Expanding use of whole genome sequencing pathogen analysis globally will improve trace back investigations during foodborne outbreaks, according to researchers.

A study published in the journal Eurosurveillance reports experiences of using whole genome sequencing (WGS) data to investigate outbreaks of Shiga toxin-producing E. coli (STEC) O157:H7 in England between 2013 and 2017.

The research scientists said more WGS use would ensure rapid implementation of interventions to protect public health, inform risk assessment, and help manage national and international foodborne outbreaks of the potentially deadly E. coli O157:H7.

In the 1990s and early 2000s, pulsed field gel electrophoresis (PFGE) and multilocus variable number tandem repeat analysis (MLVA,) respectively, were used reactively in outbreaks already identified by epidemiological links. Public Health England (PHE) implemented WGS as the molecular typing method for all isolates of E. coli O157:H7 in June 2015.

“Analysis of WGS data delivered an unprecedented level of strain discrimination when compared with MLVA. The robustness of the WGS method ensured confidence in the microbiological identification of linked cases, even when epidemiological links were obscured,” said researchers.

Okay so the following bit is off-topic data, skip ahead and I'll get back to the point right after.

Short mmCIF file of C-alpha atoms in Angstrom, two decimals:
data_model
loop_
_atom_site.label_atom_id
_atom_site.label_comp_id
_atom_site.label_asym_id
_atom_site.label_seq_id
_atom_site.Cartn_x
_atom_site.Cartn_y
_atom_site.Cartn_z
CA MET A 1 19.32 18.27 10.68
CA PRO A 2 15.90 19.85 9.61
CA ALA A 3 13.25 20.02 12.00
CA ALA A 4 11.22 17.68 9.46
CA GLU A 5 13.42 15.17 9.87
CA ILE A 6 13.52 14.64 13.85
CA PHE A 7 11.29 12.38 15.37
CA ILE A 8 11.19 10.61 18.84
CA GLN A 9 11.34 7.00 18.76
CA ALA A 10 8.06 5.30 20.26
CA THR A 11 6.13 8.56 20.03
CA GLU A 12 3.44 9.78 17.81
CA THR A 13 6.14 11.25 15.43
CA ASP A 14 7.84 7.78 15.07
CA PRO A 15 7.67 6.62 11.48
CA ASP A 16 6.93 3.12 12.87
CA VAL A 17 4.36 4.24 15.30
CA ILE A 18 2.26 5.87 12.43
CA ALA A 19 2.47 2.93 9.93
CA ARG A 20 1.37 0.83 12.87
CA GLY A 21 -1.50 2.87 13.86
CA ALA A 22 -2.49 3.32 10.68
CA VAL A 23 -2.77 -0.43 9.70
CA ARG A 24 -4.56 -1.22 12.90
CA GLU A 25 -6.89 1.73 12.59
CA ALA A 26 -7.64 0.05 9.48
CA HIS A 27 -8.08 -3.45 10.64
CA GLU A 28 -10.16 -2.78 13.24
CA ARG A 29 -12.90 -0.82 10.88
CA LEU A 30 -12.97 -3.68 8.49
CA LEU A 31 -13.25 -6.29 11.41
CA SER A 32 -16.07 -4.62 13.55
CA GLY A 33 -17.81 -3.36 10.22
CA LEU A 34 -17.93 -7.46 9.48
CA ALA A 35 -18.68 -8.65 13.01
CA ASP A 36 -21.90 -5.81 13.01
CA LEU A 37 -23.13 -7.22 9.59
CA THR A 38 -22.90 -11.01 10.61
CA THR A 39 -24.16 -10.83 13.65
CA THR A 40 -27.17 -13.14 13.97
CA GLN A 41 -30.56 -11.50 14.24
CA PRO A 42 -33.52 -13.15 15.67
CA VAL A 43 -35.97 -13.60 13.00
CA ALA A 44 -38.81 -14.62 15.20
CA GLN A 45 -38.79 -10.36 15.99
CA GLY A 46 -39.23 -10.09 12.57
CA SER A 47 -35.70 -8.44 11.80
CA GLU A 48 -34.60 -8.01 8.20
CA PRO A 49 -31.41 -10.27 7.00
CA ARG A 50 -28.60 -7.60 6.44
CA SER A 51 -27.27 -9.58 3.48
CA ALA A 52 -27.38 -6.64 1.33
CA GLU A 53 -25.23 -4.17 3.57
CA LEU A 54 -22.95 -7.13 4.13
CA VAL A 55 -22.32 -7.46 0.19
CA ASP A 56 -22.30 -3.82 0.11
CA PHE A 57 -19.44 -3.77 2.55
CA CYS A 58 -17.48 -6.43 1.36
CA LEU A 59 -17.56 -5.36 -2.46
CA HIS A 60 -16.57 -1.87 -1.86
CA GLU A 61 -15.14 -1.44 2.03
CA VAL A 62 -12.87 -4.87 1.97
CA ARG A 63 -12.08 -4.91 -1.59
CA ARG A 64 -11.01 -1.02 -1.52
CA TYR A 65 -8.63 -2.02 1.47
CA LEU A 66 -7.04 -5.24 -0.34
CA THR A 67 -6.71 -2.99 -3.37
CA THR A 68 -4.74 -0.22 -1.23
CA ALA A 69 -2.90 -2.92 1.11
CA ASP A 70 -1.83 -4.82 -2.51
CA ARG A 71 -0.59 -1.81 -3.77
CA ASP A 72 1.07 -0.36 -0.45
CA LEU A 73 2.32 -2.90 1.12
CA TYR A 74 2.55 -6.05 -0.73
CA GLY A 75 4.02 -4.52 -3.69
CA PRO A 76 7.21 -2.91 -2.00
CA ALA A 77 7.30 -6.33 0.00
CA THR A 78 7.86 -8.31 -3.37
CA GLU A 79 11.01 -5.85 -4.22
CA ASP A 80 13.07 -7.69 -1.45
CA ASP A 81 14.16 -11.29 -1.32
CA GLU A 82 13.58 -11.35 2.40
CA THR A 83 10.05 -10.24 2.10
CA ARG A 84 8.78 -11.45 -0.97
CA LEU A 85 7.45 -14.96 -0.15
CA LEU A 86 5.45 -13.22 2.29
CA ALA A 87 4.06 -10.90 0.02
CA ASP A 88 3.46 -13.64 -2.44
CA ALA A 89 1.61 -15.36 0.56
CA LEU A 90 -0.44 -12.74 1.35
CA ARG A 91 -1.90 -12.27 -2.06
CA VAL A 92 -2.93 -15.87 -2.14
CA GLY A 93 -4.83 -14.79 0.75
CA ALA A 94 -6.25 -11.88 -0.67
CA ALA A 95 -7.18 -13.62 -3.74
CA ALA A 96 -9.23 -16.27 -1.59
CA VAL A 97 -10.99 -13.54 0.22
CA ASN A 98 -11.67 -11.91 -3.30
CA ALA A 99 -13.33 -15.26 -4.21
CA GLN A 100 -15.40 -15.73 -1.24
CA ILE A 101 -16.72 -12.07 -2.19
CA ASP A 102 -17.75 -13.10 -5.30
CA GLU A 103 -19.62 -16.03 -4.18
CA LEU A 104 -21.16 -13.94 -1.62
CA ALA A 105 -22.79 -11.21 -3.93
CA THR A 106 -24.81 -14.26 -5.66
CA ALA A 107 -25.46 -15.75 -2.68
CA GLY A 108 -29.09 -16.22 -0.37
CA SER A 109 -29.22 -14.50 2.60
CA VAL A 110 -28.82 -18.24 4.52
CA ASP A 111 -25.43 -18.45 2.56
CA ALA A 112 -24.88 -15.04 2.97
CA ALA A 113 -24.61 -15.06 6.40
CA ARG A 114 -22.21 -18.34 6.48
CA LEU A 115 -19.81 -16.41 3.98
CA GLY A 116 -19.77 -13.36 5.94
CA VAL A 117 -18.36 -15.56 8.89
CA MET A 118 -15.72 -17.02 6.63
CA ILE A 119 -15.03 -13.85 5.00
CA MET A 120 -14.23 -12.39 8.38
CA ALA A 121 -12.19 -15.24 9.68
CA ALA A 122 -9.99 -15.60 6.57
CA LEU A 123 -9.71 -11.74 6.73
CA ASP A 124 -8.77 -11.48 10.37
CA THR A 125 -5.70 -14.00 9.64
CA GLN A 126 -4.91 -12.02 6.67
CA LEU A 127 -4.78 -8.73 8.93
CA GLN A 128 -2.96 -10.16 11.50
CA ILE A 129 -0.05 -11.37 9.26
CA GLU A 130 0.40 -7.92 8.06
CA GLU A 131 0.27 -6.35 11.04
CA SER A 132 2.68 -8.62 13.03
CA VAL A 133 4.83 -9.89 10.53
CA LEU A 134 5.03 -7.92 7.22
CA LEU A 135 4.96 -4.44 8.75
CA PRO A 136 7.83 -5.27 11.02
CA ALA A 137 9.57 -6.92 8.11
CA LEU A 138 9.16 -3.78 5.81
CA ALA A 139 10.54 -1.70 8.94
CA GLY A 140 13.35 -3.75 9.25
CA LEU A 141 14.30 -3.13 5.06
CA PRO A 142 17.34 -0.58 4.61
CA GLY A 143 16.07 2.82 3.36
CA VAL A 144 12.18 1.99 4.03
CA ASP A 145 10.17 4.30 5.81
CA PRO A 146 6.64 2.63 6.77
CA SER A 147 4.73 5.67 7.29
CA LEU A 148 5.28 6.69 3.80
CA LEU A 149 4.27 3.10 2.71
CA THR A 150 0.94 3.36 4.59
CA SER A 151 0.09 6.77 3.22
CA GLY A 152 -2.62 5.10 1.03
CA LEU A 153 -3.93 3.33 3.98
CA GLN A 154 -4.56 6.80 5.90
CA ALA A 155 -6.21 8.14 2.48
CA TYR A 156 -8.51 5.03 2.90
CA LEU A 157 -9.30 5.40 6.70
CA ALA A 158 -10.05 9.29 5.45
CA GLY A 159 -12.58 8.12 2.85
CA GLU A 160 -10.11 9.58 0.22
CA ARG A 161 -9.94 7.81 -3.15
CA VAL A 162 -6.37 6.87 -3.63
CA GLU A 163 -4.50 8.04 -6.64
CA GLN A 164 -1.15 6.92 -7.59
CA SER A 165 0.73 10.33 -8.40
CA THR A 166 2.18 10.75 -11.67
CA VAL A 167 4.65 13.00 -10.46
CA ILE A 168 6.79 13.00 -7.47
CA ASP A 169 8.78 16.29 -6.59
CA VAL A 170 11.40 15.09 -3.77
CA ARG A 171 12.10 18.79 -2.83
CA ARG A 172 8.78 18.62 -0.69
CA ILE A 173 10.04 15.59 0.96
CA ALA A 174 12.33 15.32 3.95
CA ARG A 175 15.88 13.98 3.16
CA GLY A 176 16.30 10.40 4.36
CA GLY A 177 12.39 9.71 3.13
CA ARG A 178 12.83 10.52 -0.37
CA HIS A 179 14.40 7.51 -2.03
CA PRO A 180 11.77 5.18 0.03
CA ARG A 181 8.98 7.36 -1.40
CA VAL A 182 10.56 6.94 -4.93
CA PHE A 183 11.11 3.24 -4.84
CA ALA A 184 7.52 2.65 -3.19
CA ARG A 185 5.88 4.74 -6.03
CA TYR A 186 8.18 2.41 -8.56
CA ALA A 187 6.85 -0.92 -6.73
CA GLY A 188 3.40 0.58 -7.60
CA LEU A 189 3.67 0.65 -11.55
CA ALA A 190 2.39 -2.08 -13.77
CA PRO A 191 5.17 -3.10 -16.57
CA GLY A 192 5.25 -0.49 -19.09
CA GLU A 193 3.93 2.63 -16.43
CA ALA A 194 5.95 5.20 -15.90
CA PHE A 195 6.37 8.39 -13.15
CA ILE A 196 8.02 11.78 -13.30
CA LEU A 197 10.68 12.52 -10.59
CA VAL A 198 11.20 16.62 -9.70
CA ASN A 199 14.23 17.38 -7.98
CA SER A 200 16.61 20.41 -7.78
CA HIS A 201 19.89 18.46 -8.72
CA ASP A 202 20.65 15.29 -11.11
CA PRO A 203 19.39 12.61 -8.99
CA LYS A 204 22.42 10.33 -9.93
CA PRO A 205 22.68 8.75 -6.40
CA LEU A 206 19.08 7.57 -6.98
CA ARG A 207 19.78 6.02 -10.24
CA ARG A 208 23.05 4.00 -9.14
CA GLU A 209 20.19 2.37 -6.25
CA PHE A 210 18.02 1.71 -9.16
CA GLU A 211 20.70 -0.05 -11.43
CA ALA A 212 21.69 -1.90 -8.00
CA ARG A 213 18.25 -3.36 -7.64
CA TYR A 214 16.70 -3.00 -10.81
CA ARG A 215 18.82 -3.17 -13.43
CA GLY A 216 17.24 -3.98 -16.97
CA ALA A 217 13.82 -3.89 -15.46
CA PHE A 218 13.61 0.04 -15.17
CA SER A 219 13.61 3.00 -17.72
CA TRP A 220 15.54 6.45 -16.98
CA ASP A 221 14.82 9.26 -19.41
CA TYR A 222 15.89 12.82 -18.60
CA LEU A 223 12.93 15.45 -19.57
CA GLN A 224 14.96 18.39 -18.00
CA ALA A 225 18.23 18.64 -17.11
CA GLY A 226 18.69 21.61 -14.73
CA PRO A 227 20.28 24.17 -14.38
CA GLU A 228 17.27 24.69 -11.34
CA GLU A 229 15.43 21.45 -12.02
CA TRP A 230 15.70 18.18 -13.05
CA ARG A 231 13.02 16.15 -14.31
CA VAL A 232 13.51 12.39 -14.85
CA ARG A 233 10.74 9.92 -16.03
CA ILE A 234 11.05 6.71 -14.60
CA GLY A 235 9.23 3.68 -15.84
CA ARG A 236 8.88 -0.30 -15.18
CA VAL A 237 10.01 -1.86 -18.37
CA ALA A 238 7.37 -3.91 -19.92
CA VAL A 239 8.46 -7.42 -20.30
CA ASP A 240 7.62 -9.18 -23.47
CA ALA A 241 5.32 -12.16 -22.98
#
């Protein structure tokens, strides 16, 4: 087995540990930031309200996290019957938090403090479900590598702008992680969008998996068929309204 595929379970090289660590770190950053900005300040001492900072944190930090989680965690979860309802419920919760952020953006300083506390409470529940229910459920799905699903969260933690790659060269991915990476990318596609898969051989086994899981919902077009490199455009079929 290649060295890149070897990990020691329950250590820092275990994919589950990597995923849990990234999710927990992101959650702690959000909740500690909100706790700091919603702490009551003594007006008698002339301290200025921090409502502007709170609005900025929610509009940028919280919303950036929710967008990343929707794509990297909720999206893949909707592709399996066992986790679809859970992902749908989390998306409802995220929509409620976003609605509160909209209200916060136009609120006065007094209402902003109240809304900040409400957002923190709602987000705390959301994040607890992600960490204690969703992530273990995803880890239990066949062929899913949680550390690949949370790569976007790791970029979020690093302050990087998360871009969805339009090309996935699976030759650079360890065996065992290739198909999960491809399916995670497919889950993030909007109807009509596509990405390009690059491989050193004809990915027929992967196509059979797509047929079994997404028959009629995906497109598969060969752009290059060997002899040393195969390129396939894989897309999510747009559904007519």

Forensic-level microbiological typing provided by WGS can generate a fine-tuned definition to identify outbreak patients.

There is often poor patient recall of food consumed before onset of symptoms in epidemiological investigations, particularly when the product is a side dish such as salad leaves or raw vegetables, or something such as herbs and spices in foods with multiple ingredients.

In a 2014 STEC outbreak associated with raw milk, four additional patients, identified by WGS, had consumed the milk but initially failed to recall an accurate food history or were unaware the milk was unpasteurized.

Analysis of the STEC O157:H7 dataset at PHE showed that by exploring the context of the deeper phylogenetic relationship between isolates, the source of infection could be linked to specific geographical regions of the United Kingdom.